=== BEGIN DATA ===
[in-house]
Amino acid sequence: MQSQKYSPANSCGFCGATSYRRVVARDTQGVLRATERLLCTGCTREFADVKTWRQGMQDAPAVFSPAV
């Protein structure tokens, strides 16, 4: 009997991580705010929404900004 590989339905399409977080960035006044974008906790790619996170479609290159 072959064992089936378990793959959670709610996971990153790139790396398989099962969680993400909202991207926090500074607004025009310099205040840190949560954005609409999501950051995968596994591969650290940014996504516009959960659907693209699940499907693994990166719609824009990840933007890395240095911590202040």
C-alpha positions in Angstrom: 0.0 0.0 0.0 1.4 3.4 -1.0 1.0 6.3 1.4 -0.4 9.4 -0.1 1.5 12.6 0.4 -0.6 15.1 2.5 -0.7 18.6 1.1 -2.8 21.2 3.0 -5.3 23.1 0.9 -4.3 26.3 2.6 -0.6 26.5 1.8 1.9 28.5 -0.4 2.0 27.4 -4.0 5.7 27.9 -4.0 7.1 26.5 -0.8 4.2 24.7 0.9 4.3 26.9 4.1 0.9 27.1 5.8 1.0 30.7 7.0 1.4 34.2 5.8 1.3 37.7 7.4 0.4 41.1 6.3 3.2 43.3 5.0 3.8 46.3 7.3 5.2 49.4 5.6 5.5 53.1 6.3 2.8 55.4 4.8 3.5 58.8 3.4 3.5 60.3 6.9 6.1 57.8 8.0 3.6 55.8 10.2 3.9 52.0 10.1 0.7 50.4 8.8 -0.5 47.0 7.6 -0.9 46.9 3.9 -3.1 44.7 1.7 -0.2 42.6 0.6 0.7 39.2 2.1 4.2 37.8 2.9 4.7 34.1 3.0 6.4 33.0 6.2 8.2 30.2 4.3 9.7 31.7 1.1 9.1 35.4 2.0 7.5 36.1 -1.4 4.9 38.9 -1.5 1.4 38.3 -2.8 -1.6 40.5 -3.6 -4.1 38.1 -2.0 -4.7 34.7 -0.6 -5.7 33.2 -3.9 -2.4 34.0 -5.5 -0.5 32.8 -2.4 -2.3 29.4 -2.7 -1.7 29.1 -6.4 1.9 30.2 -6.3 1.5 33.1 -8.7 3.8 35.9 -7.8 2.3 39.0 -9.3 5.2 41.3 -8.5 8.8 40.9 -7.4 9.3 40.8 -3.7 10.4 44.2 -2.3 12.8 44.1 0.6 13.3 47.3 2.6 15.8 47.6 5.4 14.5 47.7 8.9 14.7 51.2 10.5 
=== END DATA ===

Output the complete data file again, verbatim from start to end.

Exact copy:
[in-house]
Amino acid sequence: MQSQKYSPANSCGFCGATSYRRVVARDTQGVLRATERLLCTGCTREFADVKTWRQGMQDAPAVFSPAV
């Protein structure tokens, strides 16, 4: 009997991580705010929404900004 590989339905399409977080960035006044974008906790790619996170479609290159 072959064992089936378990793959959670709610996971990153790139790396398989099962969680993400909202991207926090500074607004025009310099205040840190949560954005609409999501950051995968596994591969650290940014996504516009959960659907693209699940499907693994990166719609824009990840933007890395240095911590202040």
C-alpha positions in Angstrom: 0.0 0.0 0.0 1.4 3.4 -1.0 1.0 6.3 1.4 -0.4 9.4 -0.1 1.5 12.6 0.4 -0.6 15.1 2.5 -0.7 18.6 1.1 -2.8 21.2 3.0 -5.3 23.1 0.9 -4.3 26.3 2.6 -0.6 26.5 1.8 1.9 28.5 -0.4 2.0 27.4 -4.0 5.7 27.9 -4.0 7.1 26.5 -0.8 4.2 24.7 0.9 4.3 26.9 4.1 0.9 27.1 5.8 1.0 30.7 7.0 1.4 34.2 5.8 1.3 37.7 7.4 0.4 41.1 6.3 3.2 43.3 5.0 3.8 46.3 7.3 5.2 49.4 5.6 5.5 53.1 6.3 2.8 55.4 4.8 3.5 58.8 3.4 3.5 60.3 6.9 6.1 57.8 8.0 3.6 55.8 10.2 3.9 52.0 10.1 0.7 50.4 8.8 -0.5 47.0 7.6 -0.9 46.9 3.9 -3.1 44.7 1.7 -0.2 42.6 0.6 0.7 39.2 2.1 4.2 37.8 2.9 4.7 34.1 3.0 6.4 33.0 6.2 8.2 30.2 4.3 9.7 31.7 1.1 9.1 35.4 2.0 7.5 36.1 -1.4 4.9 38.9 -1.5 1.4 38.3 -2.8 -1.6 40.5 -3.6 -4.1 38.1 -2.0 -4.7 34.7 -0.6 -5.7 33.2 -3.9 -2.4 34.0 -5.5 -0.5 32.8 -2.4 -2.3 29.4 -2.7 -1.7 29.1 -6.4 1.9 30.2 -6.3 1.5 33.1 -8.7 3.8 35.9 -7.8 2.3 39.0 -9.3 5.2 41.3 -8.5 8.8 40.9 -7.4 9.3 40.8 -3.7 10.4 44.2 -2.3 12.8 44.1 0.6 13.3 47.3 2.6 15.8 47.6 5.4 14.5 47.7 8.9 14.7 51.2 10.5 